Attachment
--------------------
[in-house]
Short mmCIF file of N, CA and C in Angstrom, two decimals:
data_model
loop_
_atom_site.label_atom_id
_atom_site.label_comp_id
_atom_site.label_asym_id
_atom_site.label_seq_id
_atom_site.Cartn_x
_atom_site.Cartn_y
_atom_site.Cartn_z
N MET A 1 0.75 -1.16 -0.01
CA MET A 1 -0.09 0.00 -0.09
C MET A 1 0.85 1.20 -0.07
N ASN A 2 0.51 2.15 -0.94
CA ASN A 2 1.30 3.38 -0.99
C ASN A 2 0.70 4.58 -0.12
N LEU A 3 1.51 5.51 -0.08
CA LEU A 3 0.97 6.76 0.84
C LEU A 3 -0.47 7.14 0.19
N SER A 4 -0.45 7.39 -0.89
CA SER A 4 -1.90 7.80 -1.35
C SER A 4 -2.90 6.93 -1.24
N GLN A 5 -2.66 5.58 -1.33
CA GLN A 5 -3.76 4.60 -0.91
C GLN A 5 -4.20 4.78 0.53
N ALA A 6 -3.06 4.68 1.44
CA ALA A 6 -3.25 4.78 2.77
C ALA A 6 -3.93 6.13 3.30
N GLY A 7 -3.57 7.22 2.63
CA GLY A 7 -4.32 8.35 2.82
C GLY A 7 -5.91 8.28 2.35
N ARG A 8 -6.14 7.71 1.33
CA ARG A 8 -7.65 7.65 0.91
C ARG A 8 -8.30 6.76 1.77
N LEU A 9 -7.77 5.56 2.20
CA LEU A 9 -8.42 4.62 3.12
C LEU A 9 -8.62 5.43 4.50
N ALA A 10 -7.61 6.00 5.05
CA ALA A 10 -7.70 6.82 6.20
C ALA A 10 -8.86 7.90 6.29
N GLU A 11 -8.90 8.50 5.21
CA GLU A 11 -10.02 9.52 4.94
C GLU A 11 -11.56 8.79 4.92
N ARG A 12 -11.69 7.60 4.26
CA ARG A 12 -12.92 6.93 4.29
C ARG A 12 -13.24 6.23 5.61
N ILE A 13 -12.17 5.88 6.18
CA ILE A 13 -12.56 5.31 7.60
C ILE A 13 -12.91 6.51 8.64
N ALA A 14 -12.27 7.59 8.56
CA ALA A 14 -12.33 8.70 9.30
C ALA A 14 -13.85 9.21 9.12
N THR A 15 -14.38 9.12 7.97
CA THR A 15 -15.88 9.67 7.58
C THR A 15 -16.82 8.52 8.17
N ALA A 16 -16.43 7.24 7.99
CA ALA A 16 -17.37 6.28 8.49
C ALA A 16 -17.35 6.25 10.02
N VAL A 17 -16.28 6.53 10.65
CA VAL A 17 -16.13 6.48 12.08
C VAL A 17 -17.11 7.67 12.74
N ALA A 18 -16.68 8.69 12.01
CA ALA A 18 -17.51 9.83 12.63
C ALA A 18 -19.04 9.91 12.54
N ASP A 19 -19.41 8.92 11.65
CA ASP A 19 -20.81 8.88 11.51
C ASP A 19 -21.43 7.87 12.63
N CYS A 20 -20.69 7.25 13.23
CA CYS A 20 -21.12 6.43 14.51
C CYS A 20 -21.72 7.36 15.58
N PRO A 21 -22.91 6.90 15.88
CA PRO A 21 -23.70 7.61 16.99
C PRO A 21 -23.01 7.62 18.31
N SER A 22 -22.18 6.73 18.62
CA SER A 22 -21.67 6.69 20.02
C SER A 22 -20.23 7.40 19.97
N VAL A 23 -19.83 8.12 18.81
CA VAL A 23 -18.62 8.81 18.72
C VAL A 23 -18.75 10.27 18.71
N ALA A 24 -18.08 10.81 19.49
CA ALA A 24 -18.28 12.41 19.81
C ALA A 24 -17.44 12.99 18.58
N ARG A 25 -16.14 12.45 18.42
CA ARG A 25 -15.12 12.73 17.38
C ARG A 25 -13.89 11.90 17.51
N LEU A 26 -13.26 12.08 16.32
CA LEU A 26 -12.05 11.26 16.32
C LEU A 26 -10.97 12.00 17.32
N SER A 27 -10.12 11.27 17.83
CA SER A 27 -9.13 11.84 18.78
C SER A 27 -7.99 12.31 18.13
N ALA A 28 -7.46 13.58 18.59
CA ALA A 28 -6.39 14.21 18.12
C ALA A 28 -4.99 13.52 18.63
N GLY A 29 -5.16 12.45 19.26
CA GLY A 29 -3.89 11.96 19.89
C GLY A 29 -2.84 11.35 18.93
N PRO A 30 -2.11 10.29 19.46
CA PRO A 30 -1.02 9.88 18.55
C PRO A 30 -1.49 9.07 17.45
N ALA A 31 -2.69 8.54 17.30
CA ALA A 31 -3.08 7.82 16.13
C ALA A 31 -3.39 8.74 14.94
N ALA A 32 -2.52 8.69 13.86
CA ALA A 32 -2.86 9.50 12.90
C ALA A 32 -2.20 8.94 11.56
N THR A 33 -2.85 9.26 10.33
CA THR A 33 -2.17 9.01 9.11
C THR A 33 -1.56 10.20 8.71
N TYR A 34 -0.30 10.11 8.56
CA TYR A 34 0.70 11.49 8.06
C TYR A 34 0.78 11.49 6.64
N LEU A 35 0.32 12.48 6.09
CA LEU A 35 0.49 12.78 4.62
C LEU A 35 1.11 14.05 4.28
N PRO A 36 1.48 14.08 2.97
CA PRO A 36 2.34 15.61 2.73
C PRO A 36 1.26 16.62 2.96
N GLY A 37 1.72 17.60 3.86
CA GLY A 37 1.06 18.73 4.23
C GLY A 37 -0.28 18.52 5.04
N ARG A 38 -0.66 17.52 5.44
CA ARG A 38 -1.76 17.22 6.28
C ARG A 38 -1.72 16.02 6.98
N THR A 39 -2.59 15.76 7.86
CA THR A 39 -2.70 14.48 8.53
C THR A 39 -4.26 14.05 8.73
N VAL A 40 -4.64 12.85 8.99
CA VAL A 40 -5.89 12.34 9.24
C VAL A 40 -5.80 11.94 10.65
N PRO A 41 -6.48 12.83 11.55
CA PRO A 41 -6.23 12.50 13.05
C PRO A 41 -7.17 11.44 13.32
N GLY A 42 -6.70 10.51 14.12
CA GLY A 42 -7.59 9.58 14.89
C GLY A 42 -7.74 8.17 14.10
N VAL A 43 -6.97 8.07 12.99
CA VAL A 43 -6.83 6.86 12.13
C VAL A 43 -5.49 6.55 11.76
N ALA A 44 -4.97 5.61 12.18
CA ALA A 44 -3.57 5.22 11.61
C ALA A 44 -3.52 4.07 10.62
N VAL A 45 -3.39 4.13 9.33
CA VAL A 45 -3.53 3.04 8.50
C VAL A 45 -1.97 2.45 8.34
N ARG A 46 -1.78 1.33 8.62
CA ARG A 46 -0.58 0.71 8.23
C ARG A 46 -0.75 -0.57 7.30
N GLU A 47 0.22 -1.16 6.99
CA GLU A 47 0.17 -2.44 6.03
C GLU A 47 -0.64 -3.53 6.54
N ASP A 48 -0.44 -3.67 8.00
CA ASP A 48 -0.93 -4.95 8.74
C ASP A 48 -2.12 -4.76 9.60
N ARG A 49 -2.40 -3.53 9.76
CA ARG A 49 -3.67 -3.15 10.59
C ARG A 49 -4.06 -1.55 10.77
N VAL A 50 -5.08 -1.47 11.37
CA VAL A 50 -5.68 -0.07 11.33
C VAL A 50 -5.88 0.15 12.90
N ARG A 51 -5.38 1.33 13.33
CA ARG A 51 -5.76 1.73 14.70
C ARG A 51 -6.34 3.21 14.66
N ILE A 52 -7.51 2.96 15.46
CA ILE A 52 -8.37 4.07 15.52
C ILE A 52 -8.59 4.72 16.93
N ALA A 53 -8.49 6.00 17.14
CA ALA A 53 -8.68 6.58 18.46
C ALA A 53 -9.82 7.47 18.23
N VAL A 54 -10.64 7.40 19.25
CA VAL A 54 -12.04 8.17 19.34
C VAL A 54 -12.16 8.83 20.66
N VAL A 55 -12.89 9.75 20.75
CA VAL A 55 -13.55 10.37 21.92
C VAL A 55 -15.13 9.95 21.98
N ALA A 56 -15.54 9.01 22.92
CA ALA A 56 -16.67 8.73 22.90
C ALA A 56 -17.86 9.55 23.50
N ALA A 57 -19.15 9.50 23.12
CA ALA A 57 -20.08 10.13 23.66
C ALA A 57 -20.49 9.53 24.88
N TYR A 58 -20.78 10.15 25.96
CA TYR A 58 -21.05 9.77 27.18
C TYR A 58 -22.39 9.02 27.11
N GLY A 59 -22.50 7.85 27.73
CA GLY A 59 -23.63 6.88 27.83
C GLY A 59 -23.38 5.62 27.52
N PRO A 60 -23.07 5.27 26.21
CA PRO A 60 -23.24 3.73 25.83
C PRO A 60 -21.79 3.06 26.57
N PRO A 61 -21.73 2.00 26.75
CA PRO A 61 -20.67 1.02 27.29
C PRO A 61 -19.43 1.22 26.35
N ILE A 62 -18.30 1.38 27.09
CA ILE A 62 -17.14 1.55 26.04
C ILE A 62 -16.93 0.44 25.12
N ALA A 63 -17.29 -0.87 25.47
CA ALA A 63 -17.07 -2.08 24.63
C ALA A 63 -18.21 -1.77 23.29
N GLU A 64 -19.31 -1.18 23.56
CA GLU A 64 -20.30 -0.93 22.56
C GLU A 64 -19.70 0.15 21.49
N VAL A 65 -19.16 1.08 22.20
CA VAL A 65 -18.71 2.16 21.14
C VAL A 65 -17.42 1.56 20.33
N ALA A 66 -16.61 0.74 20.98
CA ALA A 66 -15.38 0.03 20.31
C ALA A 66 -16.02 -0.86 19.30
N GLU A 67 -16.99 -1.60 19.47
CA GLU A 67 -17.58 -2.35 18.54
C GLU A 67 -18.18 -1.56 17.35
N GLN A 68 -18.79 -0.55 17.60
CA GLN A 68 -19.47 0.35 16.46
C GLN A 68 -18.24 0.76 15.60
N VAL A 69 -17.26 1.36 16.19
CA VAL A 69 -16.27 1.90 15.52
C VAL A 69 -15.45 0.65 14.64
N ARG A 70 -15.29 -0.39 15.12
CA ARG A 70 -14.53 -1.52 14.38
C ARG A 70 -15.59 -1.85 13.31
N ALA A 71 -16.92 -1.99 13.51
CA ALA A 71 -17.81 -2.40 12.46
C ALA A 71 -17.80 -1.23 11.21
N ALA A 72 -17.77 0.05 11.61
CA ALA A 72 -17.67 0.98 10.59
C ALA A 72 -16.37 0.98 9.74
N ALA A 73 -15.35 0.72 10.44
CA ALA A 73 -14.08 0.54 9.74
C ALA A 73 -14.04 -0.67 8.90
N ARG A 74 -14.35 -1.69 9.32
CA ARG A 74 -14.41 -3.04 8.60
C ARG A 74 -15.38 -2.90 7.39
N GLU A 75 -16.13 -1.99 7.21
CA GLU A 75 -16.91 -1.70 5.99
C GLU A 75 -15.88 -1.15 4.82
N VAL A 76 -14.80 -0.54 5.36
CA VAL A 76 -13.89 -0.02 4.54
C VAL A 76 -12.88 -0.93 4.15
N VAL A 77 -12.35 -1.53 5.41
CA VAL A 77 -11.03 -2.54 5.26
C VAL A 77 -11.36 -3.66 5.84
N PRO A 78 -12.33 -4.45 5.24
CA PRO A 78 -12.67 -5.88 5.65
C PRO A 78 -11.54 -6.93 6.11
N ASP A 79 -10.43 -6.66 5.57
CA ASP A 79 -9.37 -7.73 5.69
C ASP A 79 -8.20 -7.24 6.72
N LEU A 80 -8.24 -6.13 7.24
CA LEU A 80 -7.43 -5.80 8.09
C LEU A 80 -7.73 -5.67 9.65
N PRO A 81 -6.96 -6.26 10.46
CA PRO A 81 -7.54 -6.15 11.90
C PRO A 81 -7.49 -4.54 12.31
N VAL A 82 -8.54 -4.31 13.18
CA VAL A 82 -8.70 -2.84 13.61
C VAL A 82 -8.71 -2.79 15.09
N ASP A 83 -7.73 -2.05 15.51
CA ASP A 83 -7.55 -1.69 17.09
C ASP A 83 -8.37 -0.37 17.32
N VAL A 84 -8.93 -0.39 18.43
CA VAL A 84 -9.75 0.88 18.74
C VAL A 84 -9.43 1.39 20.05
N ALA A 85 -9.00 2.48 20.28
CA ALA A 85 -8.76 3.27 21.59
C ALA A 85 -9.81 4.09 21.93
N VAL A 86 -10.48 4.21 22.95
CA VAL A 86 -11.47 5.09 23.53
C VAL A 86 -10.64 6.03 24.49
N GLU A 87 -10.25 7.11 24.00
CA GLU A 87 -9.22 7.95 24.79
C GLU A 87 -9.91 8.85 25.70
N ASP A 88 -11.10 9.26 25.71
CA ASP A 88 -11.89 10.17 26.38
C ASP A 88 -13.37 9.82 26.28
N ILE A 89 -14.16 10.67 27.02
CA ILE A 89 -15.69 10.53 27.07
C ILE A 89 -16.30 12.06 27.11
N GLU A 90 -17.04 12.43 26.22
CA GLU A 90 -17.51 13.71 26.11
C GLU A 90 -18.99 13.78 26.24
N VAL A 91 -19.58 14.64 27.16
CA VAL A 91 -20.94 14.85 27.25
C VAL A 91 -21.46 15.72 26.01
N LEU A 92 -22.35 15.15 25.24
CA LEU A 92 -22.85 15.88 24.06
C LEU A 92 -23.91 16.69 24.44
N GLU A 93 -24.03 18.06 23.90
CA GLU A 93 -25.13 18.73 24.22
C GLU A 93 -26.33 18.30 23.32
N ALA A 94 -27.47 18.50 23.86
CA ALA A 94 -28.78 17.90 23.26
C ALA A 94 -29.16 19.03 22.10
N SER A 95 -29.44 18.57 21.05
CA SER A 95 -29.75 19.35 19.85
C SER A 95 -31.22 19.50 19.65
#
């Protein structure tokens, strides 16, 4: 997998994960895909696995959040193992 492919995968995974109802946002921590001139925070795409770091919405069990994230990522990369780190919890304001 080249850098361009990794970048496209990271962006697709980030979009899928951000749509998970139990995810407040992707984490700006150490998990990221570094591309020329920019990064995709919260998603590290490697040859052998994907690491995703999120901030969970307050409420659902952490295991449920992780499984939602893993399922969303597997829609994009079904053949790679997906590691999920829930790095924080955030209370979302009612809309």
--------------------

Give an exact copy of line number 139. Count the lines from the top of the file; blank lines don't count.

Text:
CA VAL A 43 -6.83 6.86 12.13